On 16 July 2012, a U.S. appeals court issued a decision holding that pharmaceutical patent settlements that restrict generic entry and contain a payment to the generic company are presumptively unlawful under the U.S. antitrust laws. The decision is a major victory for the U.S. Federal Trade Commission’s view of pharmaceutical patent settlements with so-called “reverse payments,” and dramatically alters the U.S. legal landscape in the U.S. with respect to such settlements. Additionally, by holding that a patent settlement can violate the antitrust laws without proof that it affected competition outside the scope of a valid patent, the decision creates a direct conflict with the holdings [...]
The U.S. Federal Trade Commission has recently released two reports relating to the pharmaceutical industry. A significant theme in both reports is a concern that brand name pharmaceutical companies are using the threat of launching an authorized generic to make deals that delay generic entry. These reports shine a spotlight on the interplay between authorized generics and pharmaceutical patent settlements, and indicate strong FTC opposition to a practice that has never been found unlawful.
Report on Authorized Generics
On August 31, the FTC issued its final report analyzing the competitive significance of authorized generics. In the U.S., generic pharmaceutical products are typically sold b [...]
Public discussion on merger control in the last few years of has put the spotlight on two elements of contemporary merger analysis: market definition and market concentration, of which the former has raised considerable debate, in particular. It has been asked if market definition has de facto become superfluous to merger analysis due to some modern developments in merger assessment techniques, and if not, has its role still changed? Along with this debate, a more intense discussion on the role of market concentration in merger analysis has been revived. By somewhat generalizing, overall the discussion has made us face the question: are the days of traditional structural assumption really ov [...]
The U.S. Federal Trade Commission (“FTC”) has issued a report analyzing the U.S. patent system from a competition policy perspective. The FTC recognizes that, like the competitive process fostered by competition law, the right to exclude provided by the intellectual property laws is intended to promote innovation and thereby benefit consumers. The FTC believes, however, that several aspects of the U.S. patent system could be improved to better achieve these goals. In particular, the FTC focuses on several situations where the patent system may provide certain patentees – especially what the FTC refers to as “patent assertion entities” (i.e., “patent trolls”) – legal remedies [...]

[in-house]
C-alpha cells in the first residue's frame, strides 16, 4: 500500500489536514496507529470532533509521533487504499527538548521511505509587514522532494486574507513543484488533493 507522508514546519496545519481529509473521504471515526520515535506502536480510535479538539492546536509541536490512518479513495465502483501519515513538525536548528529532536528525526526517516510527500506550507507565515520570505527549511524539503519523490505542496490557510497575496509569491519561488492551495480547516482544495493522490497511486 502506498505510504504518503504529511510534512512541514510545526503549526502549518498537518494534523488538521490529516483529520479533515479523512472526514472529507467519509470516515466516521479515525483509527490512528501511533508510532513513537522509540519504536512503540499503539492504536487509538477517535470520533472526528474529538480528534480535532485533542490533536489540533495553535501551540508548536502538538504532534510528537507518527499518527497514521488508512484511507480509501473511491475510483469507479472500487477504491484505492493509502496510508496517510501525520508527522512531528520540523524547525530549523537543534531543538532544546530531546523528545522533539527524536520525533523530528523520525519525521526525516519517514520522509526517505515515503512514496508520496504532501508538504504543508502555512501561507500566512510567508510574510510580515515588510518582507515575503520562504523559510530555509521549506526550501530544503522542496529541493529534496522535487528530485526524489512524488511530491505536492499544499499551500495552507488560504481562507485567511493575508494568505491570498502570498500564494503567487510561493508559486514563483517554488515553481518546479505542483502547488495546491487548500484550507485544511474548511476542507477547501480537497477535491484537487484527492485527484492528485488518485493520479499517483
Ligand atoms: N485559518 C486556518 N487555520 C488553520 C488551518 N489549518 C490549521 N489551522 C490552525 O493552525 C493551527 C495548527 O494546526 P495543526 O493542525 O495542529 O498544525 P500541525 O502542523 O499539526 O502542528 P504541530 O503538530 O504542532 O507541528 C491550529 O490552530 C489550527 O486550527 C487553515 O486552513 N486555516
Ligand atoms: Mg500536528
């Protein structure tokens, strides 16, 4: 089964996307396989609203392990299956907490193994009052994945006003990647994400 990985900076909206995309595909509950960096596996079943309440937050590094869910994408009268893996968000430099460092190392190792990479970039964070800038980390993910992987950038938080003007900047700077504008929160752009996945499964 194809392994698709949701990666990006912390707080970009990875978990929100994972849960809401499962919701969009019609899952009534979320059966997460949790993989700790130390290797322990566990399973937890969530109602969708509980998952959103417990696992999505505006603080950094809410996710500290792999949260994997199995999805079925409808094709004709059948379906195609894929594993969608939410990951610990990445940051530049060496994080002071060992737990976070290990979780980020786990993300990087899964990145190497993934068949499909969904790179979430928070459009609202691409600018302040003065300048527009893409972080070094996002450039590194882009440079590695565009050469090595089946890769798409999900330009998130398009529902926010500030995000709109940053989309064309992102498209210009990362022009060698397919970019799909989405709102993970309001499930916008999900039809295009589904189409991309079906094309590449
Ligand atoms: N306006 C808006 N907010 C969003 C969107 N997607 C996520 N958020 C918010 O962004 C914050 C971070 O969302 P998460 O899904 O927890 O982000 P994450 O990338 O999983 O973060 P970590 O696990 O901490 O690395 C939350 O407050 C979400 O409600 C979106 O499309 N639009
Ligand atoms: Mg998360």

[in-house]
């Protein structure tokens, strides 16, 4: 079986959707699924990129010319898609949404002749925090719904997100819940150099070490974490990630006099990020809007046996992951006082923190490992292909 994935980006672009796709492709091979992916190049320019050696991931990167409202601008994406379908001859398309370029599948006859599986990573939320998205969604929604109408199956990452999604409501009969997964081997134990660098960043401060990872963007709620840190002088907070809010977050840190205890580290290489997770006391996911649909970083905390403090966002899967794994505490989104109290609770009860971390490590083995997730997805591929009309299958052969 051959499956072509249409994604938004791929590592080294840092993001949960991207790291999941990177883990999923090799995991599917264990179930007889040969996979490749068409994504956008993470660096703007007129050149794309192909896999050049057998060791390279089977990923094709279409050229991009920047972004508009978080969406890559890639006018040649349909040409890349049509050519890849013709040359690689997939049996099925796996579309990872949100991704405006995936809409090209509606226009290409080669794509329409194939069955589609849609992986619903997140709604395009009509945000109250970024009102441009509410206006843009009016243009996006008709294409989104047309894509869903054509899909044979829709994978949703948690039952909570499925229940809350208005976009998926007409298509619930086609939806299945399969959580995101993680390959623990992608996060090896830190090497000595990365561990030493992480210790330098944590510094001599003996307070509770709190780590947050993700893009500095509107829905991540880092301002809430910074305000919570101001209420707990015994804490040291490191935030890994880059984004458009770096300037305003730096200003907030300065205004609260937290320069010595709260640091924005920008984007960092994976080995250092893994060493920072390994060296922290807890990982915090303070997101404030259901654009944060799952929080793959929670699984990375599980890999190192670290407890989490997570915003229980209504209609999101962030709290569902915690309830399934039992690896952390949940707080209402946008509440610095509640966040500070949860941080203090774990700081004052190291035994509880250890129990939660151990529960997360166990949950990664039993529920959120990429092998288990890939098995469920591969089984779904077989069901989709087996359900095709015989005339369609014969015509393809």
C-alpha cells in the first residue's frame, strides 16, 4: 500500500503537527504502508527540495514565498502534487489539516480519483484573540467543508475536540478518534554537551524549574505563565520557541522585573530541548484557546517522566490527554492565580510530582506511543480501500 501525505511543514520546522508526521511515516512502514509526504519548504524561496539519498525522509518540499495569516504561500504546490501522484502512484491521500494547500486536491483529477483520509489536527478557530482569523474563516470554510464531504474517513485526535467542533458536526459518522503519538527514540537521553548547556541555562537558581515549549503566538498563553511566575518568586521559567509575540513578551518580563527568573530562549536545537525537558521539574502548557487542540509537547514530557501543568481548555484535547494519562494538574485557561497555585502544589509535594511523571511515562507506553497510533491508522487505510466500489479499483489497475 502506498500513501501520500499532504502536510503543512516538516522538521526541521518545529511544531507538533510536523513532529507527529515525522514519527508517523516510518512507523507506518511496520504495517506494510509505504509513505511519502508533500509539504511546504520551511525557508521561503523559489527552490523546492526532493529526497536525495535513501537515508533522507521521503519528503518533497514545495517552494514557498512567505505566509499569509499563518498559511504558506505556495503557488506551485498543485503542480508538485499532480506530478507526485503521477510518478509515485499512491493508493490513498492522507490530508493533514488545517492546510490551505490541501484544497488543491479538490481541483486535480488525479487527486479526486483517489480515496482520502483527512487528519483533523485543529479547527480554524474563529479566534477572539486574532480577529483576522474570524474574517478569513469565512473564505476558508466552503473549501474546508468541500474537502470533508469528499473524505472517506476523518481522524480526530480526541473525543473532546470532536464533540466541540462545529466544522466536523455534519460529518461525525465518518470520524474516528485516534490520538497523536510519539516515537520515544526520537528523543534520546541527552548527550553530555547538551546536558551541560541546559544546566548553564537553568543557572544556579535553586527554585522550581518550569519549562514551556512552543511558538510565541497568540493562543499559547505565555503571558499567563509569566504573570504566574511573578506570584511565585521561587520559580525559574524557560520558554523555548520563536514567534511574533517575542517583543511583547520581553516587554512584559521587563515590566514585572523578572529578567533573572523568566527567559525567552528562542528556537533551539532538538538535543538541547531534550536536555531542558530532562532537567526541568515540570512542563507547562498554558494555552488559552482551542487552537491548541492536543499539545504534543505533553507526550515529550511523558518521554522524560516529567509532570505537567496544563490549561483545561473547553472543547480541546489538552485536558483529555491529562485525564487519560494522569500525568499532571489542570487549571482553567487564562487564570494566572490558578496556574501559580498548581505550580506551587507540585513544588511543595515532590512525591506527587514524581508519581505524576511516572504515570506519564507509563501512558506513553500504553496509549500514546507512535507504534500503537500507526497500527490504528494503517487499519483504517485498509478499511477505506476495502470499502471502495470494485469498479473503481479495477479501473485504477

The U.S. Department of Justice (DOJ) is seeking to curb the use of so-called “most favored nation” (MFN) agreements — a common business practice that the DOJ believes can sometimes result in anticompetitive effects when entered into by a dominant firm. In October of last year, the DOJ commenced an action against Blue Cross Blue Shield of Michigan (BCBSM), a health insurance company, for entering into a series of MFN agreements with hospitals. The DOJ alleges that the MFN agreements had the effect of limiting competition and protecting the market position of BCBSM.
In the health care context, a MFN provision typically means that a health care provider has agreed with a health insurer th [...]
In August 2010, the U.S. antitrust agencies released the final version of their revised Horizontal Merger Guidelines, which they use to analyze the competitive implications of mergers between competitors. Whereas the prior (1992) version of the Guidelines had sought to provide a precise, step by step framework for analyzing horizontal mergers — centered around defining a “relevant market” and measuring market concentration — the new Guidelines embody a much more flexible approach. The new Guidelines place less emphasis on market definition and can be likened to a “tool box” of techniques for analyzing the competitive implications of horizontal mergers. The new analytical approach has imp [...]